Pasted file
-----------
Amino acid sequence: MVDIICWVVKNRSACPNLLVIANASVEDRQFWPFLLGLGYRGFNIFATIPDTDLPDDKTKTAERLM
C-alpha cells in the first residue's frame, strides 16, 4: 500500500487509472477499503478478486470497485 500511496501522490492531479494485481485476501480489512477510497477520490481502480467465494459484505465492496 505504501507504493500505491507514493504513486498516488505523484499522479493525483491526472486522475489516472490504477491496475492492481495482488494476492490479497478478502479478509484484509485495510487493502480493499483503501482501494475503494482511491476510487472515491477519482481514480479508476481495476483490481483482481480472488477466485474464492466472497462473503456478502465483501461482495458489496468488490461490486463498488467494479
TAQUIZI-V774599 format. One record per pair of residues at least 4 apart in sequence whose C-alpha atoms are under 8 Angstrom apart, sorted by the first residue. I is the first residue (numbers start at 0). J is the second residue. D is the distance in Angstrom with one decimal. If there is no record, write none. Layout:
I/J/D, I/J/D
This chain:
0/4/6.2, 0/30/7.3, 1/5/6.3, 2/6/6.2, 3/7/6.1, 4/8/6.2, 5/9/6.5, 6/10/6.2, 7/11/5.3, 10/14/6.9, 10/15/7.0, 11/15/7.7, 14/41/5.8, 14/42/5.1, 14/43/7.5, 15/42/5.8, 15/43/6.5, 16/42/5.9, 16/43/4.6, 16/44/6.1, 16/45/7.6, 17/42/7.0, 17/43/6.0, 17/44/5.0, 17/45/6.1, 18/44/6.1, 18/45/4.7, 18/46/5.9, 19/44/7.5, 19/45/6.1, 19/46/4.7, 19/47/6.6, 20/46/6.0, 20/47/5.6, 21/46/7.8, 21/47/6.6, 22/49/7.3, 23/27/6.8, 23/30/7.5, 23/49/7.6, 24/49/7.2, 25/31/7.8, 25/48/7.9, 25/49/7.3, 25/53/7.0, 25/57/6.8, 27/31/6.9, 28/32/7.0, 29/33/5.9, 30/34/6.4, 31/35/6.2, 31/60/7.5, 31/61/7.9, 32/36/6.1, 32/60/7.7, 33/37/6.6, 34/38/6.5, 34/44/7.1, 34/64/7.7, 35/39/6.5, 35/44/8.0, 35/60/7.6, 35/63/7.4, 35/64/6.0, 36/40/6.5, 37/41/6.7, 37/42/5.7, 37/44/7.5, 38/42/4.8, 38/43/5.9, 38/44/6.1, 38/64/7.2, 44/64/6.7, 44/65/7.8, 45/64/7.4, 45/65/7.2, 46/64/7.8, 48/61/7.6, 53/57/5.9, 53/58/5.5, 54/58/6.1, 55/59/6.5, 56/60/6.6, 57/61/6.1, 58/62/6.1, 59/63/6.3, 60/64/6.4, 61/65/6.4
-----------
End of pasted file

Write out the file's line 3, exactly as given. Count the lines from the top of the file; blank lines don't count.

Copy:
TAQUIZI-V774599 format. One record per pair of residues at least 4 apart in sequence whose C-alpha atoms are under 8 Angstrom apart, sorted by the first residue. I is the first residue (numbers start at 0). J is the second residue. D is the distance in Angstrom with one decimal. If there is no record, write none. Layout: